Bloomberg
Bill Gross

Bill Gross

Bill Gross, Mohamed El-Erian Warn Against Counting the Fed Out

(Bloomberg) -- Three of the world’s most influential bond investors say the Federal Reserve is still on course to raise interest rates this year, a view the head of the New York Fed signaled could happen twice -- even after April’s smaller-than-predicted gain in jobs.

Bill Gross, former manager of the biggest bond fund, said policy makers may act at their next meeting in June. Mohamed El-Erian, chief economic adviser at Allianz SE, said the Fed may move twice this year. Mark Kiesel at Pacific Investment Management Co. and New York Fed President William Dudley echoed the comments.

Gross and his peers are warning investors not to count out the Fed after the Labor Department reported U.S. employers added 160,000 workers last month, short of the 200,000 positions projected in a Bloomberg survey of economists. Fed Chair Janet Yellen is also examining earnings, which rose 2.5 percent from a year earlier, more than forecast. Two-year note yields, according to Gross, are too low.

“I’m not so sure that June is out,” said Gross, formerly of Pimco and who now runs the Janus Global Unconstrained Bond Fund, speaking on Bloomberg Television May 6. “Yellen, more than jobs, is focused on wages. At 2.5 percent, they’re moving up.”

Price Isn’t Right

U.S. Treasuries were little changed, with the benchmark 10-year yield at 1.78 percent as of 6:55 a.m. in New York, according to Bloomberg Bond Trader data. The price of the 1.625 percent security due in February 2026 was at 98 20/32.

Two-year note yields were at 0.73 percent after falling Friday to 0.68 percent, the lowest in almost three months. A quarter-point rate increase would push the Fed’s target range to 0.5-0.75 percent, with the upper end climbing past the two-year yield, Gross said.

“I don’t think it’s appropriately priced,” he said.

Gross had earlier been premature in calling an end to a global bond rally. “Developed market yields have bottomed,” he wrote on Twitter on March 10. The yield on the Bloomberg Global Developed Sovereign Bond Index has fallen to 0.65 percent from 0.79 percent on the day of the comment.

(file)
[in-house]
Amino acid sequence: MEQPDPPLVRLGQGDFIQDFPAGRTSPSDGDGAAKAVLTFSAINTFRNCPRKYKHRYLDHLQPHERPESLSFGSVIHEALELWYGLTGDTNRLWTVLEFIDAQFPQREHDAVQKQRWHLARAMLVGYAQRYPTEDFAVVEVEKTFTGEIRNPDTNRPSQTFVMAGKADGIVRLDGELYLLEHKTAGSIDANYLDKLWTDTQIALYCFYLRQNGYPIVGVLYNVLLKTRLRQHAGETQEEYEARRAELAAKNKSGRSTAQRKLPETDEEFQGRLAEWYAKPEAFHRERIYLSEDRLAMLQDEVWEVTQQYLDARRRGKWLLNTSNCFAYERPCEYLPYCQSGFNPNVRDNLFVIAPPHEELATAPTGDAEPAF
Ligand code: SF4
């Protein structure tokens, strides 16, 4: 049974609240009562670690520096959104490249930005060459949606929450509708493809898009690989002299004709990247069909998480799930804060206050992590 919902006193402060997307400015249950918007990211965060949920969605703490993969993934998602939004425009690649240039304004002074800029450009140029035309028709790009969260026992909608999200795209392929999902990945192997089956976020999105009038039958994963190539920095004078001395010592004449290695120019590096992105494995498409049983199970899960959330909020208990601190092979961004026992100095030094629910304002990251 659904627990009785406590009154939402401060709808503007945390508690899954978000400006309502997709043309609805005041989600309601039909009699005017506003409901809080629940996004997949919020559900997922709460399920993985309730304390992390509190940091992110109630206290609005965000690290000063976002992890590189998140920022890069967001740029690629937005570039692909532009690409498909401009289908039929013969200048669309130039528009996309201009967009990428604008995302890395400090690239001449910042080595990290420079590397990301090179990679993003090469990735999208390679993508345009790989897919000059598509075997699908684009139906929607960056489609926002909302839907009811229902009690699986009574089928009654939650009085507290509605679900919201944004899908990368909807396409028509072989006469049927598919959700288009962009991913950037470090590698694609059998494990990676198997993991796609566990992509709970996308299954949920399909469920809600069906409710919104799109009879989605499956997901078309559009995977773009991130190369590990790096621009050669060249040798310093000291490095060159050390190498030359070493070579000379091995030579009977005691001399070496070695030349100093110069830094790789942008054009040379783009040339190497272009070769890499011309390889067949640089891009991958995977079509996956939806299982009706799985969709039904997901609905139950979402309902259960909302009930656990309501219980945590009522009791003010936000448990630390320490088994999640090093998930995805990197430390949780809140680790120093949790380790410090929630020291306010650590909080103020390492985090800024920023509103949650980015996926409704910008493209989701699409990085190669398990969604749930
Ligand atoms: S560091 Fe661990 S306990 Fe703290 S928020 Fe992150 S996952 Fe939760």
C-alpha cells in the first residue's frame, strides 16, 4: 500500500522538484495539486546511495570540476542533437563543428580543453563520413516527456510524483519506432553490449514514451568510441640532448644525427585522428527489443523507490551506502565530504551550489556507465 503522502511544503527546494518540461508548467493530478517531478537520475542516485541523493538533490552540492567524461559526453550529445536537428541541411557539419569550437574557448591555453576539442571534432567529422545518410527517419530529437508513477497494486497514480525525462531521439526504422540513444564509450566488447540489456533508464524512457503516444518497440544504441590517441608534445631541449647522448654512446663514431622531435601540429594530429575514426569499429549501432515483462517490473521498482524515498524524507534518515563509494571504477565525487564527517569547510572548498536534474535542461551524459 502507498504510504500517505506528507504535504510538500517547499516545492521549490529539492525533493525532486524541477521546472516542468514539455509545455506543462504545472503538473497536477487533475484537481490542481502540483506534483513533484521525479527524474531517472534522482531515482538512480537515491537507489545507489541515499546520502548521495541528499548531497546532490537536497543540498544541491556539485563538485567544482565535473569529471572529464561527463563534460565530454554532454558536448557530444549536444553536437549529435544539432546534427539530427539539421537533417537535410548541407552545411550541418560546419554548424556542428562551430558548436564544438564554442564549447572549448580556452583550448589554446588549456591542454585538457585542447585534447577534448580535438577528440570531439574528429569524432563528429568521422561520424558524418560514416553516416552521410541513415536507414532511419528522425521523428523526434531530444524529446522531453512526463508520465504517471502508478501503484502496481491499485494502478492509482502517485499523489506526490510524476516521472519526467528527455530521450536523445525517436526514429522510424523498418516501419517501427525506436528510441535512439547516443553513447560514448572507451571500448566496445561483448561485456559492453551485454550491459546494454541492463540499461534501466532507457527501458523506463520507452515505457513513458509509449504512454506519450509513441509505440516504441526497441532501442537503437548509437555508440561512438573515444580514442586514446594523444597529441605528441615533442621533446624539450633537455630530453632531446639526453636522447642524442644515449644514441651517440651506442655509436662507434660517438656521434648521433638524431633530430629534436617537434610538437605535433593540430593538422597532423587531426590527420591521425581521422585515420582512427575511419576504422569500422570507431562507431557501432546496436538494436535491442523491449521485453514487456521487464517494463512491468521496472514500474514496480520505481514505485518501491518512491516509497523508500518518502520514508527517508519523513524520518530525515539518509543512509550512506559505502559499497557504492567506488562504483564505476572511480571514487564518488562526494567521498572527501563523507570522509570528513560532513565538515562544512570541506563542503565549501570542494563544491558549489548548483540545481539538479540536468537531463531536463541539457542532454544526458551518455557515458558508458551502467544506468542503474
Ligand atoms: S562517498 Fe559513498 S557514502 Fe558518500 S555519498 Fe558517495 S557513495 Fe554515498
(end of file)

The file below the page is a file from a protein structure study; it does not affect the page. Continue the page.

Chicago Fed President Charles Evans said at an event in London on Monday that the central bank’s “wait-and-see” stance was appropriate and that he’d like to have more confidence in the outlook for inflation. At the same time, he said U.S. economic fundamentals are “good” and that the labor market has been strong for a while.

Dudley, his New York counterpart, said in an interview with the New York Times on May 6 that it’s reasonable to expect two moves this year. The interview was published on the newspaper’s website following the release of the payrolls report.

Relatively calm financial markets and a weaker dollar will make it easier for policy makers to act, El-Erian, who’s also a Bloomberg View columnist, said on Bloomberg TV on May 6. “I do think they’ll hike at least once, and they could hike twice this year,” he said.

Pimco’s Kiesel said the labor market is gradually improving. “They’ll probably start with one or two hikes by the end of the year,” he said on Bloomberg TV May 6.

The odds of a rate increase in June are about 8 percent, rising to 53 percent for a move by year-end, according to data based on fed fund futures compiled by Bloomberg.

Not Priced

As for the Treasuries market, “the risk is that the market needs to correct at some point,” said Allan von Mehren, chief analyst at Danske Bank A/S in Copenhagen.

“Only very little is priced for this year and even one hike is not fully priced,” he said. “Lower risk sentiment at the moment is also supporting fixed income. The market will generally trade cautiously and be hesitant to price in too much at a time. But a 20-to-25-basis-point increase in two-year yields is likely ahead of the next Fed hike. Back to around 1 percent over the summer.”

To contact the reporters on this story: Wes Goodman in Singapore at [email protected] ;Eshe Nelson in London at [email protected] To contact the editors responsible for this story: Garfield Reynolds at [email protected] Nicholas Reynolds, Jonathan Annells

TAGS: Fixed Income
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